Undergrads get research recognition

By Fabian Mayer

The University of Calgary’s seventh annual Undergraduate Research Symposium is giving 84 students a chance to showcase their research to the campus community. Over $20,000 is available to be won by undergraduates from all faculties on Nov. 29 in MacEwan Hall.

Students’ Union vice-president academic Kenya-Jade Pinto said the URS has a diverse range of topics and research that will be presented on.

“The beautiful thing about the Research Symposium is that it caters to all faculties. We do traditionally have students who apply from science and medicine, but we also have students applying from faculties that you traditionally would not think do research, which is really neat,” said Pinto.

She said the event is integral to the university’s Eyes High objective of becoming a top-five research university by 2016.

“Something like the URS is a real way that students can participate,” said Pinto. “It’s going to be the type of thing that brings us to that goal.”

Participants had to present their abstracts to the SU prior to the event. Last year’s event had 130 participants. Pinto said the decrease for this year to 84 participants was because a selection committee, which is new this year, went through the abstracts to pick the best topics for the event.

“Part of the reason why there was a decrease this year is because we did have a selection committee that was diligent in going through the abstracts and really picking the best of the best,” said Pinto. “We really wanted to select students that stuck out.” 

On Nov. 29, the event will begin with a poster competition that will be judged by 33 university professors and staff. The researchers with the best projects will be given prizes of $500–1,000, donated from U of C departments and faculties. Winners will be announced in early December.

Fourth-year health sciences student Stefana Pancic will be presenting on building the research capacity in Ethiopia. She was able to undertake her study by helping teach a molecular biology course in Ethiopia.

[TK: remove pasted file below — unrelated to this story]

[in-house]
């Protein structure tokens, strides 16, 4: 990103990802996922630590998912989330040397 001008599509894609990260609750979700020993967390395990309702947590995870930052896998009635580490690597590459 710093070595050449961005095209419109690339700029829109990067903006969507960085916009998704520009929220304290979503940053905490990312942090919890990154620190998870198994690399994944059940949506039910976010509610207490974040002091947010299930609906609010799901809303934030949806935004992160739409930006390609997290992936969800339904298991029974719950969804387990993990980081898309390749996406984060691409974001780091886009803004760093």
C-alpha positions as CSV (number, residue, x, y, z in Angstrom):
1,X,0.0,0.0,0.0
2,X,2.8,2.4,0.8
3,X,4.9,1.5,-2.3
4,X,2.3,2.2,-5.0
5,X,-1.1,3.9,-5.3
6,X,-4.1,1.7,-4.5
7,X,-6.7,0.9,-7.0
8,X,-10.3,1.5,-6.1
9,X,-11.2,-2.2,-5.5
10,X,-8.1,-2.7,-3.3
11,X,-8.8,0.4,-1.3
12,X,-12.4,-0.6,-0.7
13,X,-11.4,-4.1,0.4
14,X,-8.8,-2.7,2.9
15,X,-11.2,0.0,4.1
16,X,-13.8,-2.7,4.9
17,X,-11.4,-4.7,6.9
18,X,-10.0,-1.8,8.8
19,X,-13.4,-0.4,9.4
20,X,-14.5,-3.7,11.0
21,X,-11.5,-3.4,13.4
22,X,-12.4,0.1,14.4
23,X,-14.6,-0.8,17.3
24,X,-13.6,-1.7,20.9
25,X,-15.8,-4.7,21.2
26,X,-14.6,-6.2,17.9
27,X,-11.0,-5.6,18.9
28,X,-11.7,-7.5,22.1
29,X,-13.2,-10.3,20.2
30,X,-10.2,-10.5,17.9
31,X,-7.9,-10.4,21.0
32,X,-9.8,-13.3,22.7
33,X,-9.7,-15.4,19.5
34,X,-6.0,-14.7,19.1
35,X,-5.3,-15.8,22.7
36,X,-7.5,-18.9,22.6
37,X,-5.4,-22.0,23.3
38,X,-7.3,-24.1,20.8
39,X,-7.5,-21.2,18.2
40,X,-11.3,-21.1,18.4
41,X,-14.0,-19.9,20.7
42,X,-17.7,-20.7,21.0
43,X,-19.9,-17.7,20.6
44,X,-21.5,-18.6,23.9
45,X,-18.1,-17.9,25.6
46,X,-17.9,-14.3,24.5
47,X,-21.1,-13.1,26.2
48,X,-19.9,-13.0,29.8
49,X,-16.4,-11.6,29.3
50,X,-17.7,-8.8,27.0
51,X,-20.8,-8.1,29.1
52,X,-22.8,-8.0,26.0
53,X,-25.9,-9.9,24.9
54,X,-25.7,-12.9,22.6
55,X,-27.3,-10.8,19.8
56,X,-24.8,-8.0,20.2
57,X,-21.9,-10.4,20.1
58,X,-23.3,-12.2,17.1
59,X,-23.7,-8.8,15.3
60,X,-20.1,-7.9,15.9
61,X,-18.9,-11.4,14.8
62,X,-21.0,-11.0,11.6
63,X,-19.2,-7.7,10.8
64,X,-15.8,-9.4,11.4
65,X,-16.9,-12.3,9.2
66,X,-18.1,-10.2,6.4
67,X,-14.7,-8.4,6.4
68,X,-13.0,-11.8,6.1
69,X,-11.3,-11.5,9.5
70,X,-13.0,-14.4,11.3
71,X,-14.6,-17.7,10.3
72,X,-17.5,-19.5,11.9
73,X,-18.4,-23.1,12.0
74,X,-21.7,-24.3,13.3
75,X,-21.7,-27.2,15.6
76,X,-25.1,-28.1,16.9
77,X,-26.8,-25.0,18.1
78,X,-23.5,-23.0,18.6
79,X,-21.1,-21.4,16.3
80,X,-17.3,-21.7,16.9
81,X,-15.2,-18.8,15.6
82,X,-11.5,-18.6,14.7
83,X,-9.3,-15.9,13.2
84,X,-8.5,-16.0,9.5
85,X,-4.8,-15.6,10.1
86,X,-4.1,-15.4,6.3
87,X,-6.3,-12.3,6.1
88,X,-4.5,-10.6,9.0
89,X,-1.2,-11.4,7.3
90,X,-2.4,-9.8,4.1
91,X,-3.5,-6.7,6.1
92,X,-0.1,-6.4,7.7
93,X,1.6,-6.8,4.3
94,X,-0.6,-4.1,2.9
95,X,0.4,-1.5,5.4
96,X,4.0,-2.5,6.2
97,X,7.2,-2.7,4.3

“It was a two-week-long course and basically we were teaching molecular biology techniques. My project was to evaluate the course and see how successful it was,” said Pancic.

The effectiveness of the course was gauged by a variety of measures, including surveys, tests and focus groups. Pancic found that the course was successful in teaching Ethiopian students basic molecular biology techniques.

Pancic said she wanted to present her findings at this year’s URS to bring attention to less traditional forms of health sciences research.

“There are a lot more research fields than just the typical biomedical sciences, such as cancer biology for example. There’s a lot more to human health than just that and I’d really like to share that with other students and maybe inspire them to pursue some other research opportunities,” said Pancic.

Fourth-year psychology student Tiffany Haig has been researching biological stress mechanisms of pregnant women, specifically how cortisol affects stress and sleep.

“The work that I did over the summer was looking at the psychobiology of stress in maternal sleep during pregnancy,” said Haig. “We measured cortisol in pregnant women, and looked at how it is associated with different sleep variables.”

Haig said events like the URS show the community the U of C’s commitment to research.

“It suggests the university’s commitment to knowledge generation and research activity in the school and in the community,” said Haig. 

Haig hopes to eventually go to medical school.

“It will help me to train as a researcher and be able to share the research that I do with other people,” said Haig. 

The Taylor Family Digital Library will be showcasing URS posters on the media screens on the first and second floors.

Pancic said the symposium is very important for the university community and provides an opportunity for students to discover different ways to get involved.

“Sometimes pursuing research can be something really intimidating for a lot of students. Coming to something like the URS really gives them some motivation and inspiration to know that they can do these kind of things at the U of C and these opportunities are available to them,” said Pancic, a sentiment that is echoed by Pinto.

“It’s really important for students to try new things, to engage in research, to step out of their comfort zone and to use their curiosity in the best way possible,” said Pinto.

Anyone is welcome to attend the event on Nov. 29.

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